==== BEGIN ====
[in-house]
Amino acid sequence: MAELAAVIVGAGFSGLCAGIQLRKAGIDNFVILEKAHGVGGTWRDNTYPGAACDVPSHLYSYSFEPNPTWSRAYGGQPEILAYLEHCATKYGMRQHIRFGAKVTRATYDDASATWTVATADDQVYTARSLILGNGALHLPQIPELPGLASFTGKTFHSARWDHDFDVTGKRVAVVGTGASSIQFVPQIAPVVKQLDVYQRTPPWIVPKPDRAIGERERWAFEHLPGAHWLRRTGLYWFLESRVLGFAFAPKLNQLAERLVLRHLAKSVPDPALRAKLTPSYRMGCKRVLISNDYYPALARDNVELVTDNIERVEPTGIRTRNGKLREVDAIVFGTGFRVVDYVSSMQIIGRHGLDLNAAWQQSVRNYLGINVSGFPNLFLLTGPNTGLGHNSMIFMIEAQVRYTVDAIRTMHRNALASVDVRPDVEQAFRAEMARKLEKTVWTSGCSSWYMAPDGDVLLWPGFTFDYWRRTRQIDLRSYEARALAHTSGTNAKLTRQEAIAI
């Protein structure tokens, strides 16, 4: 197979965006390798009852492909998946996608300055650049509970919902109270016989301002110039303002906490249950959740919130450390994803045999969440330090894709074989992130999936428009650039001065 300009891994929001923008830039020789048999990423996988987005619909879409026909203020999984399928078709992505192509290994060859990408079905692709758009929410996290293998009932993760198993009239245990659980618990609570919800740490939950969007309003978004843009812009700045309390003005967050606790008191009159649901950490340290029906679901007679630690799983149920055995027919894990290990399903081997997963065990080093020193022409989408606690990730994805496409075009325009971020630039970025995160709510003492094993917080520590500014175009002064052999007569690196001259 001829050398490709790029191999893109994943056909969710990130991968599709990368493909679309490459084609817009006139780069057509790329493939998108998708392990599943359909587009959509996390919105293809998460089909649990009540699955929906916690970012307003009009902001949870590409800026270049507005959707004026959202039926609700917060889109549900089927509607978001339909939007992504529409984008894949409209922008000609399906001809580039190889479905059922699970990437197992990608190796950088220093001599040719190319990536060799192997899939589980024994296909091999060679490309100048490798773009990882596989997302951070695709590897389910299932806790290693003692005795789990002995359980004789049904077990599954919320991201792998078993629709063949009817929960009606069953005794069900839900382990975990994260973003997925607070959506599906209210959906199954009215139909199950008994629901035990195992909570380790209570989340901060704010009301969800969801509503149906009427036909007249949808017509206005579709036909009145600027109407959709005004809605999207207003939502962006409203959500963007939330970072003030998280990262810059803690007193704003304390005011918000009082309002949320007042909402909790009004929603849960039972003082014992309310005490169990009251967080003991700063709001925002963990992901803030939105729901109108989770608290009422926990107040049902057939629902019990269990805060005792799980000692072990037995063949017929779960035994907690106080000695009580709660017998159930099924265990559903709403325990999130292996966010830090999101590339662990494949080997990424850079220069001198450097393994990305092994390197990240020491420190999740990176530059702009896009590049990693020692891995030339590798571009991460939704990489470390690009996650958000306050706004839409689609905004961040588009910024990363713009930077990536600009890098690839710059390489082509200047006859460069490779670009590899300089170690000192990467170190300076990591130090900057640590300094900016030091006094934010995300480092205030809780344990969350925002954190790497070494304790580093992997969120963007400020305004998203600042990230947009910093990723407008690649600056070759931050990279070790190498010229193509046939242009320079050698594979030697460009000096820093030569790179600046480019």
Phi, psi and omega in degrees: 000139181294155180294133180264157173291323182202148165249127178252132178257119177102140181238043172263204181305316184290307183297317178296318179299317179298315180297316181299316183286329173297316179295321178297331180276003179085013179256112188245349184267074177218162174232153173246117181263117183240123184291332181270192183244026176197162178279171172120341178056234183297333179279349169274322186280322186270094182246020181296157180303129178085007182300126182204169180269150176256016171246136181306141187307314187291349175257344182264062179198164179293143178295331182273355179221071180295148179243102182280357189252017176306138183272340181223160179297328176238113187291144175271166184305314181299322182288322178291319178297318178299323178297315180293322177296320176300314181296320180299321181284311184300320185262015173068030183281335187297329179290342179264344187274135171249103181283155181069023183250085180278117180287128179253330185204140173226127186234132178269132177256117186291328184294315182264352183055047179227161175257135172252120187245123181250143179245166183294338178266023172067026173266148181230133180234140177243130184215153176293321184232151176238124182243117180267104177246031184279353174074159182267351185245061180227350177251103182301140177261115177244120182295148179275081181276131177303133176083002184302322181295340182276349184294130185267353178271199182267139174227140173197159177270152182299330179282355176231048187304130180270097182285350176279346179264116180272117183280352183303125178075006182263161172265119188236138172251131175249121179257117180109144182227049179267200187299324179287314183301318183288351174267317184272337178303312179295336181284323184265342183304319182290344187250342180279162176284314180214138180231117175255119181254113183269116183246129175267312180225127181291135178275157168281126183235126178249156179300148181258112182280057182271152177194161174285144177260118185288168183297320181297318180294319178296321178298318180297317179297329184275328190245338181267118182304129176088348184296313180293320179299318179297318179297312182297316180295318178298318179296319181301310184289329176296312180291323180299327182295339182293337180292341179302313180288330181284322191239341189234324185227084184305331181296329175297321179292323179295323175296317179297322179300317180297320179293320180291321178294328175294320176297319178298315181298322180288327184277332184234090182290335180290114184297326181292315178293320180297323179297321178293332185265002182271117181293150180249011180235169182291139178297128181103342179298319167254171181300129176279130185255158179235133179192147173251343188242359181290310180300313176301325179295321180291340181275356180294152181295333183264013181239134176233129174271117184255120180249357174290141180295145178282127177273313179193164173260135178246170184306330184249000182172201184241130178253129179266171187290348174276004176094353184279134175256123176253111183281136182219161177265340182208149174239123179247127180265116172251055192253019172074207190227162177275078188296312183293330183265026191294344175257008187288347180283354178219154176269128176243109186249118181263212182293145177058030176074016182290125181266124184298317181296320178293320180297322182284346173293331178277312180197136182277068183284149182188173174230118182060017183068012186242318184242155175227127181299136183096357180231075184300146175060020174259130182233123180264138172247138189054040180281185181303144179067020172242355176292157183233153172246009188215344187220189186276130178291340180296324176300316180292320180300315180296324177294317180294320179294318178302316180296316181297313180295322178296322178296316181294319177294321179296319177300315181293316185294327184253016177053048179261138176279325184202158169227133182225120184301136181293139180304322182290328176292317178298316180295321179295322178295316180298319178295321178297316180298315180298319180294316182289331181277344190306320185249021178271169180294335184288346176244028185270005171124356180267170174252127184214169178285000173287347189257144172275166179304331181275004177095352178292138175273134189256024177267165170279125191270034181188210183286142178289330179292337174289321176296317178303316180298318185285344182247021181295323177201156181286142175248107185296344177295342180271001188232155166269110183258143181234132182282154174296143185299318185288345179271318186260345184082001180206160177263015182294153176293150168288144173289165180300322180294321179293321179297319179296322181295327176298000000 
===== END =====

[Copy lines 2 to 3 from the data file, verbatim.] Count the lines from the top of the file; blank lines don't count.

Amino acid sequence: MAELAAVIVGAGFSGLCAGIQLRKAGIDNFVILEKAHGVGGTWRDNTYPGAACDVPSHLYSYSFEPNPTWSRAYGGQPEILAYLEHCATKYGMRQHIRFGAKVTRATYDDASATWTVATADDQVYTARSLILGNGALHLPQIPELPGLASFTGKTFHSARWDHDFDVTGKRVAVVGTGASSIQFVPQIAPVVKQLDVYQRTPPWIVPKPDRAIGERERWAFEHLPGAHWLRRTGLYWFLESRVLGFAFAPKLNQLAERLVLRHLAKSVPDPALRAKLTPSYRMGCKRVLISNDYYPALARDNVELVTDNIERVEPTGIRTRNGKLREVDAIVFGTGFRVVDYVSSMQIIGRHGLDLNAAWQQSVRNYLGINVSGFPNLFLLTGPNTGLGHNSMIFMIEAQVRYTVDAIRTMHRNALASVDVRPDVEQAFRAEMARKLEKTVWTSGCSSWYMAPDGDVLLWPGFTFDYWRRTRQIDLRSYEARALAHTSGTNAKLTRQEAIAI
């Protein structure tokens, strides 16, 4: 197979965006390798009852492909998946996608300055650049509970919902109270016989301002110039303002906490249950959740919130450390994803045999969440330090894709074989992130999936428009650039001065 300009891994929001923008830039020789048999990423996988987005619909879409026909203020999984399928078709992505192509290994060859990408079905692709758009929410996290293998009932993760198993009239245990659980618990609570919800740490939950969007309003978004843009812009700045309390003005967050606790008191009159649901950490340290029906679901007679630690799983149920055995027919894990290990399903081997997963065990080093020193022409989408606690990730994805496409075009325009971020630039970025995160709510003492094993917080520590500014175009002064052999007569690196001259 001829050398490709790029191999893109994943056909969710990130991968599709990368493909679309490459084609817009006139780069057509790329493939998108998708392990599943359909587009959509996390919105293809998460089909649990009540699955929906916690970012307003009009902001949870590409800026270049507005959707004026959202039926609700917060889109549900089927509607978001339909939007992504529409984008894949409209922008000609399906001809580039190889479905059922699970990437197992990608190796950088220093001599040719190319990536060799192997899939589980024994296909091999060679490309100048490798773009990882596989997302951070695709590897389910299932806790290693003692005795789990002995359980004789049904077990599954919320991201792998078993629709063949009817929960009606069953005794069900839900382990975990994260973003997925607070959506599906209210959906199954009215139909199950008994629901035990195992909570380790209570989340901060704010009301969800969801509503149906009427036909007249949808017509206005579709036909009145600027109407959709005004809605999207207003939502962006409203959500963007939330970072003030998280990262810059803690007193704003304390005011918000009082309002949320007042909402909790009004929603849960039972003082014992309310005490169990009251967080003991700063709001925002963990992901803030939105729901109108989770608290009422926990107040049902057939629902019990269990805060005792799980000692072990037995063949017929779960035994907690106080000695009580709660017998159930099924265990559903709403325990999130292996966010830090999101590339662990494949080997990424850079220069001198450097393994990305092994390197990240020491420190999740990176530059702009896009590049990693020692891995030339590798571009991460939704990489470390690009996650958000306050706004839409689609905004961040588009910024990363713009930077990536600009890098690839710059390489082509200047006859460069490779670009590899300089170690000192990467170190300076990591130090900057640590300094900016030091006094934010995300480092205030809780344990969350925002954190790497070494304790580093992997969120963007400020305004998203600042990230947009910093990723407008690649600056070759931050990279070790190498010229193509046939242009320079050698594979030697460009000096820093030569790179600046480019």